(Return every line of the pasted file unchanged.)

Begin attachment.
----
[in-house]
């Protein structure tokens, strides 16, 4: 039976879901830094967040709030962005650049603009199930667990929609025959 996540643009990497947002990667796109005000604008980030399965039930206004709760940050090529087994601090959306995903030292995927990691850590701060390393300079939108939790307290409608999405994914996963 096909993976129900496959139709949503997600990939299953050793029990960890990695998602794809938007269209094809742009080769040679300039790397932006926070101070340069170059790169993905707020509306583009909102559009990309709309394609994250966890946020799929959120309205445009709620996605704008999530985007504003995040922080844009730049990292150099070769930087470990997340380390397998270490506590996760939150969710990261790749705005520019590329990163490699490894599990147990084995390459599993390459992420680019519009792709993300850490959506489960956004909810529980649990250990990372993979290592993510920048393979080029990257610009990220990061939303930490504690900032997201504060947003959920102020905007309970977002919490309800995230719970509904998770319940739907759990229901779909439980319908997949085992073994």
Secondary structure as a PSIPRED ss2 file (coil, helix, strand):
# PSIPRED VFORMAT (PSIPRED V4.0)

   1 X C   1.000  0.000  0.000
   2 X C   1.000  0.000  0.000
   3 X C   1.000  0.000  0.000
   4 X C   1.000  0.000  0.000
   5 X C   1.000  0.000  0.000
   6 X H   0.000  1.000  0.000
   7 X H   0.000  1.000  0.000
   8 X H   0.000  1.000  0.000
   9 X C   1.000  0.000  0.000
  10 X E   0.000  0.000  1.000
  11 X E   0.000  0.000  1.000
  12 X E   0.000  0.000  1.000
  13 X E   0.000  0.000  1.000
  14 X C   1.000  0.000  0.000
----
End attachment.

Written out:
[in-house]
């Protein structure tokens, strides 16, 4: 039976879901830094967040709030962005650049603009199930667990929609025959 996540643009990497947002990667796109005000604008980030399965039930206004709760940050090529087994601090959306995903030292995927990691850590701060390393300079939108939790307290409608999405994914996963 096909993976129900496959139709949503997600990939299953050793029990960890990695998602794809938007269209094809742009080769040679300039790397932006926070101070340069170059790169993905707020509306583009909102559009990309709309394609994250966890946020799929959120309205445009709620996605704008999530985007504003995040922080844009730049990292150099070769930087470990997340380390397998270490506590996760939150969710990261790749705005520019590329990163490699490894599990147990084995390459599993390459992420680019519009792709993300850490959506489960956004909810529980649990250990990372993979290592993510920048393979080029990257610009990220990061939303930490504690900032997201504060947003959920102020905007309970977002919490309800995230719970509904998770319940739907759990229901779909439980319908997949085992073994």
Secondary structure as a PSIPRED ss2 file (coil, helix, strand):
# PSIPRED VFORMAT (PSIPRED V4.0)

   1 X C   1.000  0.000  0.000
   2 X C   1.000  0.000  0.000
   3 X C   1.000  0.000  0.000
   4 X C   1.000  0.000  0.000
   5 X C   1.000  0.000  0.000
   6 X H   0.000  1.000  0.000
   7 X H   0.000  1.000  0.000
   8 X H   0.000  1.000  0.000
   9 X C   1.000  0.000  0.000
  10 X E   0.000  0.000  1.000
  11 X E   0.000  0.000  1.000
  12 X E   0.000  0.000  1.000
  13 X E   0.000  0.000  1.000
  14 X C   1.000  0.000  0.000